Riona Sans — Type Critique

Hi everyone,

This is my first post to TypeDrawers so let me introduce myself first. I have worked over 8 years as Art Director in advertising. My true passion however have always been typography and type design. First it was just a hobby but now I'm trying to make myself a profession by designing typefaces. I have studied graphic design but I haven't studied type design. So I'm selftought and that's why I thought it is maybe a good thing to ask some critique.

I made Riona Sans couple of years ago but now I decided to update it fully. Riona Sans has 16 weights, proportional lining figures, proportional old style figures and small caps.

image

Thanks,

Mika

Comments

  • Do you need 8 weights?
    How many masters are you working from, and what are their weights?
  • I have three masters: thin, regular and black. I like to use typefaces that has enough weights for a subtle changes. So that the variation between weights is quite mild. That's why i made 8 weights. You think it's too much?
  • Only 8 weights?
  • Yeah, I see now that I have typo in that introduction. I meant 8 weights and 16 fonts. 8 italics and 8 uprights.
  • I'm a big believer in large font families.
  • I guess you could fit a couple of more weights between the heavier fonts. I also thought that I might do condensed and extended versions later.
  • If you ask me you're way past the online-crit point. Having said that, your italic s looks a bit too wide on the top to me, but than again, it's kinda charming.
  • PabloImpallariPabloImpallari Posts: 507
    edited March 2014
    Hi Mika, Welcome!
    Great Job as usual.
  • Thanks for the comment Jasper. Yes I had this idea to ask some crit a little late, but it's never too late to have some good critique.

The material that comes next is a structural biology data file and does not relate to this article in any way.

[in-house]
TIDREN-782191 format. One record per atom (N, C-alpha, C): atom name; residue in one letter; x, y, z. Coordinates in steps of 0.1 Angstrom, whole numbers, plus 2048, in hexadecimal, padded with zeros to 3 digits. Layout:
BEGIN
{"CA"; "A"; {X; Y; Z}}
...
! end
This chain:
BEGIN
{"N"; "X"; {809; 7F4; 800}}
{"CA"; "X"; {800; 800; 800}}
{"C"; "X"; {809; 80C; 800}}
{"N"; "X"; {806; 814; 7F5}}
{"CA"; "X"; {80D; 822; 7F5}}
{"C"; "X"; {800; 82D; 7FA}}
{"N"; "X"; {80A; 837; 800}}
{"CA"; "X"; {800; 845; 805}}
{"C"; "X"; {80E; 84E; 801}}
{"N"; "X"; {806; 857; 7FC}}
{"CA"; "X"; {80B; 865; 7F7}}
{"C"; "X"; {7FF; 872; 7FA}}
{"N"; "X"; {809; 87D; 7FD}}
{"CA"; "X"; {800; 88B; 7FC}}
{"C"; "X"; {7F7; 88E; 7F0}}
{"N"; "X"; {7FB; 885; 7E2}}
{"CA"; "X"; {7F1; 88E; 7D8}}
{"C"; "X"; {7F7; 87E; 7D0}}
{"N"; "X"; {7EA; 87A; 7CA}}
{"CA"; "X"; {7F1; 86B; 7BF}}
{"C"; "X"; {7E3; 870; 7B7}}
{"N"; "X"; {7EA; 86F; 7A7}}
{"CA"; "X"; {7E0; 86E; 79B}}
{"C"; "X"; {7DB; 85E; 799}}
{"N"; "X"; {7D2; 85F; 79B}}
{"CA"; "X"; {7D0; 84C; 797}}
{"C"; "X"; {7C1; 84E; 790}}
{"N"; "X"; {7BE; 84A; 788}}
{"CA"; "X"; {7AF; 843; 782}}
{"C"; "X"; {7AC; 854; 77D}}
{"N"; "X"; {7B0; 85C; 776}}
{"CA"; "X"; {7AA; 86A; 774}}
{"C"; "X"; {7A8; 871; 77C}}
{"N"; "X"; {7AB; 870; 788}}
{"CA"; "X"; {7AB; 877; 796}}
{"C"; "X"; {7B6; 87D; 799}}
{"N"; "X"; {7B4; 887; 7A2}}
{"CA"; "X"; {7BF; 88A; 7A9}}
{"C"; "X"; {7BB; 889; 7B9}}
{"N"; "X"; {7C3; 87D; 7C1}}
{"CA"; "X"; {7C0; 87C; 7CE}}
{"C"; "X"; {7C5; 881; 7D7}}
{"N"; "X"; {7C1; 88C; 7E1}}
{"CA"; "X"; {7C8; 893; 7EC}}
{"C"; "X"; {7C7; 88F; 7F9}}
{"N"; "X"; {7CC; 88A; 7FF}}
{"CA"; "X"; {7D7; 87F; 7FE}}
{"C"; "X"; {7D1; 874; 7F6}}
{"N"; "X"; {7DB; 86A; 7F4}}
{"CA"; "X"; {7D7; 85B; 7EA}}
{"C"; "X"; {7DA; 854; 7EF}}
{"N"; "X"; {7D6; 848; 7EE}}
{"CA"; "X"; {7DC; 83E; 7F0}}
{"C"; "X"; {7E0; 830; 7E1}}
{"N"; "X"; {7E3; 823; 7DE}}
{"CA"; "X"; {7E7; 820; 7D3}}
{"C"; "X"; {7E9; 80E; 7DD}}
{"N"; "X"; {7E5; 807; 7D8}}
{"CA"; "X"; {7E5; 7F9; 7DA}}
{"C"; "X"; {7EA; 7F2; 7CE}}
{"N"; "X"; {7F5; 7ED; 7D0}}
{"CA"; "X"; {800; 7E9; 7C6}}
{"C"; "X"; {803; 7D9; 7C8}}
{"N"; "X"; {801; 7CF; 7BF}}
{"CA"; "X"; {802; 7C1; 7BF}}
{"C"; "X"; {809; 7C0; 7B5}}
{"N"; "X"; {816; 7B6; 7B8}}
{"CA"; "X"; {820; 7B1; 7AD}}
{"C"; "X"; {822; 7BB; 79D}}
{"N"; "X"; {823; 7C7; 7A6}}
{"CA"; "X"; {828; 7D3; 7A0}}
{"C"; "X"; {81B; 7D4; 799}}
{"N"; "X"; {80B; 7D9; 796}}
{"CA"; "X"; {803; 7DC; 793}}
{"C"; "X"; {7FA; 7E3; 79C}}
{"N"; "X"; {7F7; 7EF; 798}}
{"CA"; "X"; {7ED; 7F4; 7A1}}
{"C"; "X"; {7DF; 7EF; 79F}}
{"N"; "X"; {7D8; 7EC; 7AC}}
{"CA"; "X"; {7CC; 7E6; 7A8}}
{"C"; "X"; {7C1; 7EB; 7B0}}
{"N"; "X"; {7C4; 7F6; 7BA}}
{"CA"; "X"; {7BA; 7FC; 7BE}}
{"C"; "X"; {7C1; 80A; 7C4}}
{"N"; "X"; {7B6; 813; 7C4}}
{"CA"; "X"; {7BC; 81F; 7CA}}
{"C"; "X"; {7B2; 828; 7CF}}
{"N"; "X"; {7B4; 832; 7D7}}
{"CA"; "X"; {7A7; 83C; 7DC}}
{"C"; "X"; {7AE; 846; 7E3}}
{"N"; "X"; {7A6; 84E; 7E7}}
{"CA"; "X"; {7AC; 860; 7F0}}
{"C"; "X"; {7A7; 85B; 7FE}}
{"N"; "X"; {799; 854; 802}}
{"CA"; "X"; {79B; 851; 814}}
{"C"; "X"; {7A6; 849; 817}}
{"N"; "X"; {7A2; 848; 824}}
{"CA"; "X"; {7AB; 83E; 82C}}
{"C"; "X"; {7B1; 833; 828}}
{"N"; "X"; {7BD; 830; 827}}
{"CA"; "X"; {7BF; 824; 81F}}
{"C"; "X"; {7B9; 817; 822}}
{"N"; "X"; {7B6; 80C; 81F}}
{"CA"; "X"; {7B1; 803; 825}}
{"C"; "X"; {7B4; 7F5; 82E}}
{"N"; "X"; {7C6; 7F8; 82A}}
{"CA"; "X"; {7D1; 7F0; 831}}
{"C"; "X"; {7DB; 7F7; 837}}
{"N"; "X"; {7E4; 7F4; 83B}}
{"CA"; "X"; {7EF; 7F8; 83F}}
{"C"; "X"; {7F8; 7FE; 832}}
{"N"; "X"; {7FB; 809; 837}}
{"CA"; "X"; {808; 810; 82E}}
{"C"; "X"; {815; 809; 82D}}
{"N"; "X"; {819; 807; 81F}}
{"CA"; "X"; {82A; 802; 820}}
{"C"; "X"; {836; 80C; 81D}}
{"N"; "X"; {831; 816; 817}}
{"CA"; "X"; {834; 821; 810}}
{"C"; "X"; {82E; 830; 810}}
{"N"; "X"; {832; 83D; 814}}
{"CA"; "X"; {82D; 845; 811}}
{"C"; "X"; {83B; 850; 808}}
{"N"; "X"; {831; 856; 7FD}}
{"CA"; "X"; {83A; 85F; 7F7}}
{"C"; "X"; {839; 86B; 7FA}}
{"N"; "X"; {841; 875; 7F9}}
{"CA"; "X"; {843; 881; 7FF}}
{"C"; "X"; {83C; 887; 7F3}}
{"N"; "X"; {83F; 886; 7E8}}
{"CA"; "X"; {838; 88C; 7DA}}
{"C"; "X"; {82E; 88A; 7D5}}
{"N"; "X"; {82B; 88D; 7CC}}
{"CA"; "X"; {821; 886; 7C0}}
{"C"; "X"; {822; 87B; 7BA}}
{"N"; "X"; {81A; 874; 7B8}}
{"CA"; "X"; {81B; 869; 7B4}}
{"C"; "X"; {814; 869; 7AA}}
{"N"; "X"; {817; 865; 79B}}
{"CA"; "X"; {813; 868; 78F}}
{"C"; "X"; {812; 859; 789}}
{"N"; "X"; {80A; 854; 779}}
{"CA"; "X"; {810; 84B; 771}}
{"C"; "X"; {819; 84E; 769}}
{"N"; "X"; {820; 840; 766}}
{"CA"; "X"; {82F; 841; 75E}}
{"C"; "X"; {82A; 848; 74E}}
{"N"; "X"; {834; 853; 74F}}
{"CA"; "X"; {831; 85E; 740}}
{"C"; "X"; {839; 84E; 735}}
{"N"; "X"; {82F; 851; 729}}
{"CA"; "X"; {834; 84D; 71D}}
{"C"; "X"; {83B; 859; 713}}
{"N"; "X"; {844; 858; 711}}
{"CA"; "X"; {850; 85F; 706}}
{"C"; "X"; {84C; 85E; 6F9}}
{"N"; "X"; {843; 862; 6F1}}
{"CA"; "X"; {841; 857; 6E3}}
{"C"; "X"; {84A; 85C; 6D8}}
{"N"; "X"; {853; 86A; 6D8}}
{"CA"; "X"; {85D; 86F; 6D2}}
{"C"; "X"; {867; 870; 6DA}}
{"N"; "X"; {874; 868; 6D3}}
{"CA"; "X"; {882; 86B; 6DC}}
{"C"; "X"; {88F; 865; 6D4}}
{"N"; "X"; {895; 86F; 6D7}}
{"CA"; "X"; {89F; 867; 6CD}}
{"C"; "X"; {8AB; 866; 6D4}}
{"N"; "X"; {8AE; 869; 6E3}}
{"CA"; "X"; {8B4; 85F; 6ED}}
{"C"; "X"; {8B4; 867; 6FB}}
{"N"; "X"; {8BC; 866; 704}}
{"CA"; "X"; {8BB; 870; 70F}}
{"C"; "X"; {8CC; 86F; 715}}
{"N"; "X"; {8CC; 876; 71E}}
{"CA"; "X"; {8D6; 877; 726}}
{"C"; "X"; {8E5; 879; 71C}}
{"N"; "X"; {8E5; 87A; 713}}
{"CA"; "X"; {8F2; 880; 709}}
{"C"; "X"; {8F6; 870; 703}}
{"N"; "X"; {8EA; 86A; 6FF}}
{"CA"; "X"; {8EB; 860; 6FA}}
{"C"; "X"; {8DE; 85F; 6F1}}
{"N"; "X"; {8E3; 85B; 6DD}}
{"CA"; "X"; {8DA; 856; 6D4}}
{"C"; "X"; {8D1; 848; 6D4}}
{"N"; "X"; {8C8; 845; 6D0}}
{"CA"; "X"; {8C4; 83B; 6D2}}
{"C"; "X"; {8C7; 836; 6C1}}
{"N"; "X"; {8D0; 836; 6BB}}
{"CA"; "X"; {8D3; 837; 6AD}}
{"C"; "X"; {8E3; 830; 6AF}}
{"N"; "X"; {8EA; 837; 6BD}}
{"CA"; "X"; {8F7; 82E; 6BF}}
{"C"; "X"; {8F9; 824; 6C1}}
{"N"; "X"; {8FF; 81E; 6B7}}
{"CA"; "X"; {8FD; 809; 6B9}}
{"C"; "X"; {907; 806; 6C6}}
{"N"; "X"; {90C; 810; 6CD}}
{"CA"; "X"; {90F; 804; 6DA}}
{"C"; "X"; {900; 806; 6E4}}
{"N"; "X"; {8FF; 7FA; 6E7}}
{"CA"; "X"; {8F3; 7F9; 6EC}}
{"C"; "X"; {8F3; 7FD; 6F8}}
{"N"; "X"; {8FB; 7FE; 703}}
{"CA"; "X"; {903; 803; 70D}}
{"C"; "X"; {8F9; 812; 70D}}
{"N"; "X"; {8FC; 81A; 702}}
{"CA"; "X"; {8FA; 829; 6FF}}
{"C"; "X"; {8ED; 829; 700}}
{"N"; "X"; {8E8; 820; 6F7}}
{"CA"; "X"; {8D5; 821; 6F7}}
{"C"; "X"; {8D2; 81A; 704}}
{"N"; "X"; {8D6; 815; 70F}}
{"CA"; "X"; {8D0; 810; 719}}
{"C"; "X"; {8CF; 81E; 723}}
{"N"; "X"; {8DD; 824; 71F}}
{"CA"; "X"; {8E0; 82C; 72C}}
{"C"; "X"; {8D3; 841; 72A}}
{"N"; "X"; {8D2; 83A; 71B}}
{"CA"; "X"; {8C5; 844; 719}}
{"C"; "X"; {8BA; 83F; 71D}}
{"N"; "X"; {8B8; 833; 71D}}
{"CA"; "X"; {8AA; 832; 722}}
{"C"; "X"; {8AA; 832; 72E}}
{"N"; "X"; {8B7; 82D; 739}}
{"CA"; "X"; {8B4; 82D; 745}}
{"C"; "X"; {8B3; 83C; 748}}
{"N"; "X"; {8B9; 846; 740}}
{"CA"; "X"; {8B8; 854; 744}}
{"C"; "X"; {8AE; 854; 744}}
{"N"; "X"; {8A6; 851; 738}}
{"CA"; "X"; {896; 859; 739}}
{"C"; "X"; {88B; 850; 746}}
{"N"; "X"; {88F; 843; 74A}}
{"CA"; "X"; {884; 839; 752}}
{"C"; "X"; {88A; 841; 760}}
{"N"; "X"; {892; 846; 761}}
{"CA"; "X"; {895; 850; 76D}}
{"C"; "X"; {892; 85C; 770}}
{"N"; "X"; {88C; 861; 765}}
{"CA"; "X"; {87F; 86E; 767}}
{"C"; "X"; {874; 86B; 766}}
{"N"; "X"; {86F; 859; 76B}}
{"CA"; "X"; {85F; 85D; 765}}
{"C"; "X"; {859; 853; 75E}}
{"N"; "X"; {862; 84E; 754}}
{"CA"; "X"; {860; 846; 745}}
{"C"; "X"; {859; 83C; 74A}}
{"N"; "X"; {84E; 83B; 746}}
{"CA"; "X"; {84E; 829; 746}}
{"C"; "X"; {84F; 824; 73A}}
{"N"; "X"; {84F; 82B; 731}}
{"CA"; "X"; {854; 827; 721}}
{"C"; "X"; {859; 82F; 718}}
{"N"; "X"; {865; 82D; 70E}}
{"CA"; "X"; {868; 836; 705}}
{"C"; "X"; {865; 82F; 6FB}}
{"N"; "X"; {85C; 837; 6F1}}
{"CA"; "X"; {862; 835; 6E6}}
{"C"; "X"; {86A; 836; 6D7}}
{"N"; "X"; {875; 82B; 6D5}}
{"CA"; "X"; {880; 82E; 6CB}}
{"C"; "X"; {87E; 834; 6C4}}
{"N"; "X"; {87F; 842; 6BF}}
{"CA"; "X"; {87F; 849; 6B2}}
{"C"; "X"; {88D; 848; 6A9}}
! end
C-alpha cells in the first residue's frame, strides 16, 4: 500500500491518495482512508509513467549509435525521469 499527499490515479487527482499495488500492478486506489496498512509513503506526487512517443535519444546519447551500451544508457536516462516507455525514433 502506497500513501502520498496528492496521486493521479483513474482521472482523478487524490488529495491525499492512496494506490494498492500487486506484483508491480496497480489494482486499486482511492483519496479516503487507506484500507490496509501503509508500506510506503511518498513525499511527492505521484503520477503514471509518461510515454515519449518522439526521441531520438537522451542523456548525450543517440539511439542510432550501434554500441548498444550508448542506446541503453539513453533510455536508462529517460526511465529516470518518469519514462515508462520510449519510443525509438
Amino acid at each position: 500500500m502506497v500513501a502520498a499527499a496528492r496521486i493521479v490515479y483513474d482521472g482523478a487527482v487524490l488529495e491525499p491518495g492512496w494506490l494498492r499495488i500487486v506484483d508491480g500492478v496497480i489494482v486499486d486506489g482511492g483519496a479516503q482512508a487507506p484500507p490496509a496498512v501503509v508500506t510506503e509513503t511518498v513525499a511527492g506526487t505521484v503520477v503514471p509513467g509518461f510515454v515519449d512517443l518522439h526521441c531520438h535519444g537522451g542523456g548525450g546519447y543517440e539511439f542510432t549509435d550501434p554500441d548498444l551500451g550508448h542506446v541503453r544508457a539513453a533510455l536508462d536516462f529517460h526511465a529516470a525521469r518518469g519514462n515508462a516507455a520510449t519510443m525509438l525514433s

• Thanks Pablo!
  • Craig EliasonCraig Eliason Posts: 630
    edited March 2014
    I think you could get away with fewer weights, chosen judiciously, but I suppose there's no major harm in having as many as you do. There must be some breaking point where the number of options becomes a hindrance rather than a help to the type user, but you may yet be on the safe side of the line.
    At any rate, that Extra Black weight goes too far as designed--all the white space gets squeezed out (so, for example, small-cap E is almost just a black rectangle).
    Cap /S/ is the letter that needs work the most IMO. It looks kind of sci-fi ish to me. /m/ is too wide also.
  • Thanks Graig for good comments. I check the width of /m/. Yes, Extra Black is very thick. Maybe I go over the parts once more that are too blocked.
  • D. Epar tedD. Epar ted Posts: 719
    It is a nice idea, but I wouldn't be thinking about a lot of wts until the poles are much better;
    you stop cheating on the round ascender ht., face the issue of a huge x ht. and no clearance in the i, j and f, you look at some other sans italic round shapes, and you do a better job of spacing,

    Otherwise you just make a lot of seriously troubled styles and work for yourself or your clients.